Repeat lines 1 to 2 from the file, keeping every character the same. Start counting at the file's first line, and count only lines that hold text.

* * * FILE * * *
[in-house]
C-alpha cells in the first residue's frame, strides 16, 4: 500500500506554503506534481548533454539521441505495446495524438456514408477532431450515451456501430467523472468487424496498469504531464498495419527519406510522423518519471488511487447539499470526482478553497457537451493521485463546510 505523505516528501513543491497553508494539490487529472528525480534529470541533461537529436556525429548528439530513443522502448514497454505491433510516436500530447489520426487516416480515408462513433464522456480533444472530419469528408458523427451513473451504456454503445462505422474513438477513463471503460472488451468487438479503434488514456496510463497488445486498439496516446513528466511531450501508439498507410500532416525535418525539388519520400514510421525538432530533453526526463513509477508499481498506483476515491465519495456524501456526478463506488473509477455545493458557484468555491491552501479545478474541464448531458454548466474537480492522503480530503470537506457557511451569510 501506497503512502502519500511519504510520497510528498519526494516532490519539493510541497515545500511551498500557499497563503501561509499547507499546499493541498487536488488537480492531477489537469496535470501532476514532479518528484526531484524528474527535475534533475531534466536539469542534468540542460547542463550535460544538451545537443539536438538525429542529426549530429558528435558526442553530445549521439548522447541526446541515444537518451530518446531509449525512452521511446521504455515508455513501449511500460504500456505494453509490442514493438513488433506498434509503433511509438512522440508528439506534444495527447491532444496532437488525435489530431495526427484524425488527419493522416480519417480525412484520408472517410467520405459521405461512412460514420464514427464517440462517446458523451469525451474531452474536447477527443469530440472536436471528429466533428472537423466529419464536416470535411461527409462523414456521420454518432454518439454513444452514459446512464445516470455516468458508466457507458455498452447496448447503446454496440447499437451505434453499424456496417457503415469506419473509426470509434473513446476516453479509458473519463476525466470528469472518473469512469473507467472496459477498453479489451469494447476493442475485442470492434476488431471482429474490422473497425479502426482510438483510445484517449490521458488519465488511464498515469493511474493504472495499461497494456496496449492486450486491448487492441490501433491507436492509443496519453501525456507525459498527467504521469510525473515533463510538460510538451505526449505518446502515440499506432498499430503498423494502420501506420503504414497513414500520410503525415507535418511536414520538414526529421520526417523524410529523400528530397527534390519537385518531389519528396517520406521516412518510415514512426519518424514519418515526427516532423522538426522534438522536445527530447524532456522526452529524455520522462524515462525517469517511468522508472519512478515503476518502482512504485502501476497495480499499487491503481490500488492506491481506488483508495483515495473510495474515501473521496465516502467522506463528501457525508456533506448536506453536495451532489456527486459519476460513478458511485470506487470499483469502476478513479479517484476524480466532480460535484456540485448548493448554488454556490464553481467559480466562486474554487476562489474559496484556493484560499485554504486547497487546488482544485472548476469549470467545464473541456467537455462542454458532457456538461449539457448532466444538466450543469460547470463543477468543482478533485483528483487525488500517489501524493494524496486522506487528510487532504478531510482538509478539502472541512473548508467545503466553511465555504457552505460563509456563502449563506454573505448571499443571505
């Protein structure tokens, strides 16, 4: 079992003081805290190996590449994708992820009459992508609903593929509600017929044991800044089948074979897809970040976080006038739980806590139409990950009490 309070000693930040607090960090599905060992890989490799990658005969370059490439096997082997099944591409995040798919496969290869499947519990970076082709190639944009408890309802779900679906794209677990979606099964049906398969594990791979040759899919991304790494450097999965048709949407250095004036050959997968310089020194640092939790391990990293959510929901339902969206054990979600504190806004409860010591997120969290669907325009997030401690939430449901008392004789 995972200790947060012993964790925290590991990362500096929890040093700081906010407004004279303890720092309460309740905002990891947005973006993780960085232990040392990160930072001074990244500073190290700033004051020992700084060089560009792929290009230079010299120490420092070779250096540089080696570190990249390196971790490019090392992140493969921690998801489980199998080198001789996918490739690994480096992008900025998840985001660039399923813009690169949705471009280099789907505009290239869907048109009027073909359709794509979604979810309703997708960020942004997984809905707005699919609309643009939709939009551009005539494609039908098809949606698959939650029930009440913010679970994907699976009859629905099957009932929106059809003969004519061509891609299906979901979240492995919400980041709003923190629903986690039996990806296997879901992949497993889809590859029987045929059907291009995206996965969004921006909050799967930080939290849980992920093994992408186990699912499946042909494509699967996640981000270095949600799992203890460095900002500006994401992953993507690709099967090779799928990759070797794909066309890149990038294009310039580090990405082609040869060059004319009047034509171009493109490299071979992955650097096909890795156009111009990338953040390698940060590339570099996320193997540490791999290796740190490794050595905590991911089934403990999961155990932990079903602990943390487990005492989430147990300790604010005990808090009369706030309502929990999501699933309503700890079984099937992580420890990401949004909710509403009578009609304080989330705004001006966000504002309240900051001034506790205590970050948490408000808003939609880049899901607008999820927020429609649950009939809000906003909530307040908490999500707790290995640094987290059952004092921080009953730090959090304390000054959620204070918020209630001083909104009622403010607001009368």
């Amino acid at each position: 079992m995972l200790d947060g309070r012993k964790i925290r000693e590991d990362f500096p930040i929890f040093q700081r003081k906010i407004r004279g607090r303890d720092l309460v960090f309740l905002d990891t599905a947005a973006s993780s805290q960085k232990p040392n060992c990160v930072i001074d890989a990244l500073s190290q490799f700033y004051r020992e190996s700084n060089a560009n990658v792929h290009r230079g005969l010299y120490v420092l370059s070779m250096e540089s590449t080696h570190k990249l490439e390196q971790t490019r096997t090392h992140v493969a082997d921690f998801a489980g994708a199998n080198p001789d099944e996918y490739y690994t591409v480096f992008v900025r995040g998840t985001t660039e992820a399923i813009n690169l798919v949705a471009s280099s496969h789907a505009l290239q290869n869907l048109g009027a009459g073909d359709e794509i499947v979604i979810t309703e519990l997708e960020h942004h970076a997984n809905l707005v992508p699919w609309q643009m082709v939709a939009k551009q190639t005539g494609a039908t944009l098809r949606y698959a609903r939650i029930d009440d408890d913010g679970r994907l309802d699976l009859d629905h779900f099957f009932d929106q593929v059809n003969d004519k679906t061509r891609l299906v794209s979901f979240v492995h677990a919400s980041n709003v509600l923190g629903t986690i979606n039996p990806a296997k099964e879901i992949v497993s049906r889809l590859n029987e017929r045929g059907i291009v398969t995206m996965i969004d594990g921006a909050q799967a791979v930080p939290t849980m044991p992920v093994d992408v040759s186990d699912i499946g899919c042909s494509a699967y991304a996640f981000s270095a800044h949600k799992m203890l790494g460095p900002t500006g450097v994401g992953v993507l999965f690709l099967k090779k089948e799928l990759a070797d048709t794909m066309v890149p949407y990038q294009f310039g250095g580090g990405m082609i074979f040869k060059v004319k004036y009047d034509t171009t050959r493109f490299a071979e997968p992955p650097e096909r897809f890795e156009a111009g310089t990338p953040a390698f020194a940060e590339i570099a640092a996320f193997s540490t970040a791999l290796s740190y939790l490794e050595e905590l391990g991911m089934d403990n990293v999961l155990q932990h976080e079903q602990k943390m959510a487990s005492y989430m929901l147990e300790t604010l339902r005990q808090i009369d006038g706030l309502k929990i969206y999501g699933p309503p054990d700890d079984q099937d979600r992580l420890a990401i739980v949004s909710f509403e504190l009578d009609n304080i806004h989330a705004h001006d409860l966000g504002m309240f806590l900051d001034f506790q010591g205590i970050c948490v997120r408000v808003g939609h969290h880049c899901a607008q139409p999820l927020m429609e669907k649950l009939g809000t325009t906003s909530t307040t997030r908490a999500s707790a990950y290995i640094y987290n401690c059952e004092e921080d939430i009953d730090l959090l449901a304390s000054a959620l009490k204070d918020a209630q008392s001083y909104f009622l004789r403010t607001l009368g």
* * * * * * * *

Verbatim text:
[in-house]
C-alpha cells in the first residue's frame, strides 16, 4: 500500500506554503506534481548533454539521441505495446495524438456514408477532431450515451456501430467523472468487424496498469504531464498495419527519406510522423518519471488511487447539499470526482478553497457537451493521485463546510 505523505516528501513543491497553508494539490487529472528525480534529470541533461537529436556525429548528439530513443522502448514497454505491433510516436500530447489520426487516416480515408462513433464522456480533444472530419469528408458523427451513473451504456454503445462505422474513438477513463471503460472488451468487438479503434488514456496510463497488445486498439496516446513528466511531450501508439498507410500532416525535418525539388519520400514510421525538432530533453526526463513509477508499481498506483476515491465519495456524501456526478463506488473509477455545493458557484468555491491552501479545478474541464448531458454548466474537480492522503480530503470537506457557511451569510 501506497503512502502519500511519504510520497510528498519526494516532490519539493510541497515545500511551498500557499497563503501561509499547507499546499493541498487536488488537480492531477489537469496535470501532476514532479518528484526531484524528474527535475534533475531534466536539469542534468540542460547542463550535460544538451545537443539536438538525429542529426549530429558528435558526442553530445549521439548522447541526446541515444537518451530518446531509449525512452521511446521504455515508455513501449511500460504500456505494453509490442514493438513488433506498434509503433511509438512522440508528439506534444495527447491532444496532437488525435489530431495526427484524425488527419493522416480519417480525412484520408472517410467520405459521405461512412460514420464514427464517440462517446458523451469525451474531452474536447477527443469530440472536436471528429466533428472537423466529419464536416470535411461527409462523414456521420454518432454518439454513444452514459446512464445516470455516468458508466457507458455498452447496448447503446454496440447499437451505434453499424456496417457503415469506419473509426470509434473513446476516453479509458473519463476525466470528469472518473469512469473507467472496459477498453479489451469494447476493442475485442470492434476488431471482429474490422473497425479502426482510438483510445484517449490521458488519465488511464498515469493511474493504472495499461497494456496496449492486450486491448487492441490501433491507436492509443496519453501525456507525459498527467504521469510525473515533463510538460510538451505526449505518446502515440499506432498499430503498423494502420501506420503504414497513414500520410503525415507535418511536414520538414526529421520526417523524410529523400528530397527534390519537385518531389519528396517520406521516412518510415514512426519518424514519418515526427516532423522538426522534438522536445527530447524532456522526452529524455520522462524515462525517469517511468522508472519512478515503476518502482512504485502501476497495480499499487491503481490500488492506491481506488483508495483515495473510495474515501473521496465516502467522506463528501457525508456533506448536506453536495451532489456527486459519476460513478458511485470506487470499483469502476478513479479517484476524480466532480460535484456540485448548493448554488454556490464553481467559480466562486474554487476562489474559496484556493484560499485554504486547497487546488482544485472548476469549470467545464473541456467537455462542454458532457456538461449539457448532466444538466450543469460547470463543477468543482478533485483528483487525488500517489501524493494524496486522506487528510487532504478531510482538509478539502472541512473548508467545503466553511465555504457552505460563509456563502449563506454573505448571499443571505